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I gotta say, between Nimoy and Pratchett, part of me is yelling "Somebody go check on Miyazaki RIGHT NOW! And the guy who plays Big Bird!"

(There's a few other authors in there that will hurt a lot to lose, but as they are all alive and reasonably active on social media, it would feel weird to sort of virtually show up and go "YOU ARE NOT ALLOWED TO DIE." Pretty sure those two above aren't going to be finding this post.)

Sigh. I am really, really hoping 2015 is just front-loading all these things.

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As much as I hate the fact that Pratchett has passed, as horrible as it sounds, I'm glad to see him pass in this way because it was peaceful, quiet, and in all honesty, Alzheimer's sucks.

Yes, it does. Lost my mom to it, and dealing with it from an up-close-and-personal perspective makes euthanasia a lot more of a logical necessity.

Oh, definitely. It's one of those things you hope they can find some sort of fix or preventative measure for. My aunt had it, and by the time she passed she thought she was three or four years old still living in Minnesota, and was always asking where her parents were. It's not pretty. I was always impressed that Sir Pratchett was still continuing to write. I know he couldn't type anymore though and had to use one of those voice to text translator things. Regardless, it had to be really difficult for him, and I'll always respect him for that.

**nods** There are different kinds of Alzheimer's; from what I understand, Sir Pterry had a slow-progressing version. Sadly, they all tend to make the body very fragile. My mom went through three facilities after she agreed that living alone following my father's death wasn't feasible anymore (her balance got bad and she fell and got hurt way too many times.) The first one was an assisted-living facility, really nice, where a bunch of her friends lived; they had regular apartments, a private movie theater, exercise facilities, all sorts of stuff... but only minimal medical staff, and that's where she was when she was diagnosed. After about three years the disease had progressed to the point where she needed more medical help than they could give, and she went into a more clinical setting for about a year; we had her on a waiting list for a different place, though. During that year she nosedived and things got pretty hard for her; at the end of it she had become very childlike and frail. It hurt to see her that way-- she had always been a lively, loving woman, full of charm and knowledge about plants and animals. She went at last to a hospital devoted strictly to dementia patients, and the staff there were wonderful and patient, caring for my mom as if she were their own mother. She lived out the rest of her life in a place with gardens around her and people caring for her who knew exactly what to do, with family that visited (even though much of the time she didn't know us) and while it hurt to lose her, I hope that it healed her too.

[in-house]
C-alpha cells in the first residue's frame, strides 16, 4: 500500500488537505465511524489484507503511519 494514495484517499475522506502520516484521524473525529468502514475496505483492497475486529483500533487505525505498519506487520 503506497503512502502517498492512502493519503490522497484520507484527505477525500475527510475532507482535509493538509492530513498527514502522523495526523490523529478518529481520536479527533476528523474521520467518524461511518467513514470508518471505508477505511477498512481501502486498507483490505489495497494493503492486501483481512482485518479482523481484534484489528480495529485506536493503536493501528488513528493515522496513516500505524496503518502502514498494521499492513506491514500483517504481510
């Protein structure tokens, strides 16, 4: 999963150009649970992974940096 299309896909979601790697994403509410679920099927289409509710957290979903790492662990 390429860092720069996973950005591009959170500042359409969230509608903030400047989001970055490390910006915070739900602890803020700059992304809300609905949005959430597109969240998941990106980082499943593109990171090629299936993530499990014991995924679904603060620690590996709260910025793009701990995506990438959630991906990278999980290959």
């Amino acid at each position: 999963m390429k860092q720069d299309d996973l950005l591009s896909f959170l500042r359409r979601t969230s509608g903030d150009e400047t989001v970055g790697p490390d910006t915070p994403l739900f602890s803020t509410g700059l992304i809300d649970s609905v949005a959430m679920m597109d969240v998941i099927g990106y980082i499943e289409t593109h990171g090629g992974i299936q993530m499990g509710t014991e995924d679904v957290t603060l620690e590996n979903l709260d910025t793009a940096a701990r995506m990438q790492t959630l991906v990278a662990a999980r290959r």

Yes. I sorry to hear about your mom, but I'm sure she appreciate all you and her family did for her. She was very lucky. My uncle refused to pay for outside care of any sort for my aunt and cared for her at home despite his own declining health and age. If I'm ever in that position, I hope that my family would do for me what you did for your mom. Its rough though

Sir PTerry's was a little bit different - rather than going for memory centres it went for motor centres. As he put it, the Embuggerance didn't stop him remembering the plot, just how to tie his own shoelaces.

It didn't help that after taking out his ability to type it then went for the optical centres, so by the end of last August he was blind in one eye and had weird mosaic blindness in the other :(

Well, yes, I knew that. I thought that was clear when I mentioned he basically had to orate his books. What I meant was how hard it must have been to write, when he physically couldn't write anymore. Either way the Alzheimer's hit, it would still affect basically his sense of self.

Edited at 2015-03-17 05:40 pm (UTC)

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